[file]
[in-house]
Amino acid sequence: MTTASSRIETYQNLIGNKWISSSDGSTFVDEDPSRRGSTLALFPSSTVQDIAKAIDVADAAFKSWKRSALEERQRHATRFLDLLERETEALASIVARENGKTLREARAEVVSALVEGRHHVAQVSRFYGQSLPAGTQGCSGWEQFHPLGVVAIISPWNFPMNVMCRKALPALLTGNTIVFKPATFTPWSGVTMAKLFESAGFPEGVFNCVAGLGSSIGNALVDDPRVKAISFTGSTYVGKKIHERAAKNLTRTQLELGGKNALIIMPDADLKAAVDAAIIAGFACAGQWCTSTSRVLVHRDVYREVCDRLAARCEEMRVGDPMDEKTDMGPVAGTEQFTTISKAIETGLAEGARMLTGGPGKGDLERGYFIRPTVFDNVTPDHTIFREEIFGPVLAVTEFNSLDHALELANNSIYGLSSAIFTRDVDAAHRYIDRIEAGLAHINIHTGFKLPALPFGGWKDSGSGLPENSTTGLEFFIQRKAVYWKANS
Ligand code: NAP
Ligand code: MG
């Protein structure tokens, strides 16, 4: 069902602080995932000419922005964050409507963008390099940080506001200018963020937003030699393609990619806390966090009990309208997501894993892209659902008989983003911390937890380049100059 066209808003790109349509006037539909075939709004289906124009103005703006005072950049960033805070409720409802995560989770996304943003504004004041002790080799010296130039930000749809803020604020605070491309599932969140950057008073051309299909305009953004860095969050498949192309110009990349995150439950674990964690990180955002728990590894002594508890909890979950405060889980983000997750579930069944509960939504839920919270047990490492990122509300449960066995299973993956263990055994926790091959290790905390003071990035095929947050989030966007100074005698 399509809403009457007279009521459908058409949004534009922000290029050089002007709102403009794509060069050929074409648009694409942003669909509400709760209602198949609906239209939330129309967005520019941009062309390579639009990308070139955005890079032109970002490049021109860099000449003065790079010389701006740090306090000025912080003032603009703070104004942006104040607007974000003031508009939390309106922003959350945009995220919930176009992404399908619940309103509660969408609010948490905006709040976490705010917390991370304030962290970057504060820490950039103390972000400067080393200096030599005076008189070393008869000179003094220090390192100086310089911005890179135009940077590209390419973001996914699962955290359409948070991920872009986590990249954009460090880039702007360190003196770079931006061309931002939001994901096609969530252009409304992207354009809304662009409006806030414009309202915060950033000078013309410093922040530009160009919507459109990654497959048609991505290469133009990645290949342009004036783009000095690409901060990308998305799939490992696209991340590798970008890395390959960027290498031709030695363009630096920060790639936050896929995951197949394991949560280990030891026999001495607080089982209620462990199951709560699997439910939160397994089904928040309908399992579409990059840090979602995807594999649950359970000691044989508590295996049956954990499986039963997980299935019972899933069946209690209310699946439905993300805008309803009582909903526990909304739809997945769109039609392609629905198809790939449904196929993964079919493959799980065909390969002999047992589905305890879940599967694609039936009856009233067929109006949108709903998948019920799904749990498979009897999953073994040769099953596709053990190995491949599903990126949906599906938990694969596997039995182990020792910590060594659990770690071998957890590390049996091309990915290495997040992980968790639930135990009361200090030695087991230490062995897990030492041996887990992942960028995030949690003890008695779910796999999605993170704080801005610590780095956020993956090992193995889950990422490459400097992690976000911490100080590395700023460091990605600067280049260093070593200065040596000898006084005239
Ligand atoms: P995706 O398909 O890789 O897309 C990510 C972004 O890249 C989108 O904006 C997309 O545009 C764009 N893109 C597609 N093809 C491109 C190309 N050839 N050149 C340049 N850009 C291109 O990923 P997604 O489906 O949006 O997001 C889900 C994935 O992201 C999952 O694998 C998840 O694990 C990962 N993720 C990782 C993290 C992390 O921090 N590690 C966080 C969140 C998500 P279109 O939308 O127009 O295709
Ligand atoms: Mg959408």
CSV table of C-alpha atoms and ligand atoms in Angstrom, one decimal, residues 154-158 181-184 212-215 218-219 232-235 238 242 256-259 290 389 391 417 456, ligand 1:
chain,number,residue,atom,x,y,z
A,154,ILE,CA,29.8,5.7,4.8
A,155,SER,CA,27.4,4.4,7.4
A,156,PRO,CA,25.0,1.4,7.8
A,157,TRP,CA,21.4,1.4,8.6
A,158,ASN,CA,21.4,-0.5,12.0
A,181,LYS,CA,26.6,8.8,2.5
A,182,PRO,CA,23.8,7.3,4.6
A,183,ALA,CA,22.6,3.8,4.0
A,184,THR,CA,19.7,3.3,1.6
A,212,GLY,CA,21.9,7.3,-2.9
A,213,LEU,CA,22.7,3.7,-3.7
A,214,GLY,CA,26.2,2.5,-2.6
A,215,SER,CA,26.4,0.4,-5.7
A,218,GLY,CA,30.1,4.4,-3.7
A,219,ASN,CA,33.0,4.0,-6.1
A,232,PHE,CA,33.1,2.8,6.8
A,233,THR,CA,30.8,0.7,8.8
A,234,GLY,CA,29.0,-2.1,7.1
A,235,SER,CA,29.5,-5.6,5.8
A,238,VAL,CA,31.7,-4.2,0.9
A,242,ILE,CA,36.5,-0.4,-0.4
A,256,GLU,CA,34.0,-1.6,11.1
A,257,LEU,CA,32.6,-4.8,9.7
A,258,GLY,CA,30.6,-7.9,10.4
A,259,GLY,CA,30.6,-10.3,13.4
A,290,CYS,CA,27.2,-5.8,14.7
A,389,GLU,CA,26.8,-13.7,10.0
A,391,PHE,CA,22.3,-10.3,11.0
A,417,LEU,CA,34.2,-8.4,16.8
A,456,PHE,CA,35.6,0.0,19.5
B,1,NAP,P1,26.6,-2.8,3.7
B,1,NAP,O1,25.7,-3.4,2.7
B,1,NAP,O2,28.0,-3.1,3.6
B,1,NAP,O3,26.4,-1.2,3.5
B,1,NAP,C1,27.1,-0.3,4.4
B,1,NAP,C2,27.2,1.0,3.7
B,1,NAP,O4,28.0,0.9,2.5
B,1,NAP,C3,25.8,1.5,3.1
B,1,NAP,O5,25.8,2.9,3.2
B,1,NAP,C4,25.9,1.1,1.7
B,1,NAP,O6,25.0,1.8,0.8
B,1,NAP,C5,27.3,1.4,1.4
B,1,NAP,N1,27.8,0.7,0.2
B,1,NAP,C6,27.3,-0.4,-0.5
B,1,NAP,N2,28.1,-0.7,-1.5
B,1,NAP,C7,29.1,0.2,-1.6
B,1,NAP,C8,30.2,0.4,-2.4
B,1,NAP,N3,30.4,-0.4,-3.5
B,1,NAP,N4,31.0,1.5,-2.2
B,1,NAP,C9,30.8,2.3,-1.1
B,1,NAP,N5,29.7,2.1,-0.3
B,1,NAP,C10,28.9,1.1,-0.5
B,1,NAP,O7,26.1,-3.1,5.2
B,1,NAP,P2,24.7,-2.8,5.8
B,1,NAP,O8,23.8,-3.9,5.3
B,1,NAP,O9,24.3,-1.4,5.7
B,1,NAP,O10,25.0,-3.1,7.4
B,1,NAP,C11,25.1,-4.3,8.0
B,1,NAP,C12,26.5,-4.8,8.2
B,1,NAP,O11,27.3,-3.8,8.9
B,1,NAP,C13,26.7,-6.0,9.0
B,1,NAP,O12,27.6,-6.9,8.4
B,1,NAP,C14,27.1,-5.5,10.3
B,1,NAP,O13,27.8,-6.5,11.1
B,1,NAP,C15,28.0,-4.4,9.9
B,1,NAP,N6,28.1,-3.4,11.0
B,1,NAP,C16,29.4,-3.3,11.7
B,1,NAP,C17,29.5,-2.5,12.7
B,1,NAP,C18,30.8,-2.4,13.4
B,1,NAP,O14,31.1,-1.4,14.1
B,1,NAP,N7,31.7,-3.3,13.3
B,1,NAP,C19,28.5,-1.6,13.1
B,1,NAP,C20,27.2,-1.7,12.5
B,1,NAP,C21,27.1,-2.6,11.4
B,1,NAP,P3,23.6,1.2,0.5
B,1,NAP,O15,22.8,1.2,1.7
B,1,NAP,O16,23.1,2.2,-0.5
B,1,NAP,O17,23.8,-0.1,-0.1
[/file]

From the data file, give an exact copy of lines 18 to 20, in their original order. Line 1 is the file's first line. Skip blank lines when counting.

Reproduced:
A,184,THR,CA,19.7,3.3,1.6
A,212,GLY,CA,21.9,7.3,-2.9
A,213,LEU,CA,22.7,3.7,-3.7